Prisoner Diabetes Handbook A Guide to Managing Diabetes— for Prisoners, by Prisoners published by the southern poverty law center Why A Handbook for Prisoners With Diabetes?
Diabetes is important.
It is common, chronic, and can cause disabling complications.
What you do for yourself to take care of your diabetes is the most
important factor in your diabetes being well controlled. Very little diabetes education is provided in prisons. There are few organized programs for prisoners with diabetes.
Experience has shown that others with diabetes are a good source of information about the disease. By cooperating and sharing, diabetics can help each other.
A diabetes support group has been meeting at Great Meadow Correctional Facility in Comstock, New York since 1997. This group helps prisoners with diabetes to improve their diabetes management. People in the group learn from the experi- Diabetics at Comstock Prison would ences of other prisoners with be lost without the support group to diabetes. There is a lot of sup- port and good fellowship in help them learn about diabetes.
the diabetes group.
Sometimes the group chooses a project to do together. In the fall of 2003 we decided to write a handbook to share what we learned about diabetes self care in prison.
This handbook is by prisoners, for prisoners.
Our goal is to help you manage your diabetes better yourself.

Type 2 Diabetes
The pancreas makes too little insulin and the insulin doesn't Diabetes is not just one disease but several different diseases that all cause the same basic problem: too much sugar in the blood.
Type 2 is usually treated with diet and exercise early in the dis- ease. As time goes on, medicines must be added (usually pills) Biology of Diabetes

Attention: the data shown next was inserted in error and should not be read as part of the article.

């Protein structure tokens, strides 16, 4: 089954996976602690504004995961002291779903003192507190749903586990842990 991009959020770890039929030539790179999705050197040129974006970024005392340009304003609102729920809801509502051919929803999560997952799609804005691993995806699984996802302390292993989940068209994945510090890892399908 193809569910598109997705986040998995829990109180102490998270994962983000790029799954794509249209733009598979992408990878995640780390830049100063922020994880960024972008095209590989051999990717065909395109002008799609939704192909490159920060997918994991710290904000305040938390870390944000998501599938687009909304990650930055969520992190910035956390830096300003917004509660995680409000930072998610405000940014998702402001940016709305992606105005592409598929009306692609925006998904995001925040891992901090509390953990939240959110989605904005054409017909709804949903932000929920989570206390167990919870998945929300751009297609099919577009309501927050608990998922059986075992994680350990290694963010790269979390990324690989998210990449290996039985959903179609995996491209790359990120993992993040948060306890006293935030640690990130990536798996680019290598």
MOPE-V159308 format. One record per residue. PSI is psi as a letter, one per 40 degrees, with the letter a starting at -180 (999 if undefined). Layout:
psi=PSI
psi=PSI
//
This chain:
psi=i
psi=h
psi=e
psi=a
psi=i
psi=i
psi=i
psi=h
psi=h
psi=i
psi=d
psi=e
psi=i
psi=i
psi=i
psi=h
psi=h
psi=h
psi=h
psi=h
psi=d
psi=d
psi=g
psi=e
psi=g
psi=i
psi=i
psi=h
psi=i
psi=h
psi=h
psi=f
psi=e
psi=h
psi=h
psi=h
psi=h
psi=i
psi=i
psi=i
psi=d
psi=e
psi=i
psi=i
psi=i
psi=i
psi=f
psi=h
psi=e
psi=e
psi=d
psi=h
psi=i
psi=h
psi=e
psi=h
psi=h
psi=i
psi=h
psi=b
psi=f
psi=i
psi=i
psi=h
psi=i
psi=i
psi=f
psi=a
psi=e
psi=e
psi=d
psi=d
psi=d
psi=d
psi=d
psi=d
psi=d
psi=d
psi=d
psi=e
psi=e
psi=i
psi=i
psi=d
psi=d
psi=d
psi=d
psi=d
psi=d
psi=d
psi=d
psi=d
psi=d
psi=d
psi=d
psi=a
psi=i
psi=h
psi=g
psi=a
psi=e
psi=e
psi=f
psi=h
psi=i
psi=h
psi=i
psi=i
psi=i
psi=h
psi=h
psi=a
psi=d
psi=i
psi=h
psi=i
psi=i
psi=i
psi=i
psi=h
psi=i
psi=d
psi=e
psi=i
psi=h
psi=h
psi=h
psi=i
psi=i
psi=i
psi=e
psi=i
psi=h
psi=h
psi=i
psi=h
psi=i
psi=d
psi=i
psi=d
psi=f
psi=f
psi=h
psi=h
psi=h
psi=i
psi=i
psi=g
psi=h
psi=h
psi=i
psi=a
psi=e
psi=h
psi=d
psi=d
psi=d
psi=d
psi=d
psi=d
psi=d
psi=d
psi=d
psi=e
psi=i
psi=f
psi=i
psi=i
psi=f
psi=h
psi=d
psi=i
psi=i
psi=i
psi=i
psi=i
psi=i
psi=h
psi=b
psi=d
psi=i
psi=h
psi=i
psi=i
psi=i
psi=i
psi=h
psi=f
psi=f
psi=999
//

and eventually most people with type 2 diabetes will also need The sugar in the blood is called glucose.
insulin. (Although some people with type 2 diabetes may need All cells in the body use glucose to make energy to live.
insulin soon after diagnosis.) All sugars and starches we eat are made into glucose.
People are usually middle aged when type 2 starts, but it can begin in adolescence.
Glucose moves around the body in the blood to get to the cells where it is used.
Often many people in the same family have type 2 diabetes.
Insulin is a hormone that helps move glucose out of the blood into Type 2 diabetes often occurs in people who are overweight and the cells. Insulin is made in the pancreas, an organ located behind losing even 10-20 pounds will really improve the diabetes. Get- and below the stomach.
ting weight down to normal (especially early in the disease) may The more you know about diabetes, even cure type 2 diabetes for awhile. Different types of diabetes re- the more you can help yourself sult from different problems in More women than men have type 2 diabetes. insulin production and insulin Type 2 is more common among Blacks, Native Americans and Herb effectiveness: • Type 1: the body makes no insulin at all Nine out of ten people with diabetes have • Type 2: the body makes too little insulin, and the insulin doesn't type 2 diabetes.
Many people don't know they have type • Gestational Diabetes: diabetes during pregnancy 2 diabetes, because they don't feel sick and haven't had a blood sugar test.
Type 1 Diabetes
Someone with type 1 diabetes must always take insulin because his/her pancreas makes no insulin at all. This type of diabetes occurs during preg- nancy in a woman who did not have dia- People are usually young when they get type 1 diabetes, often betes before.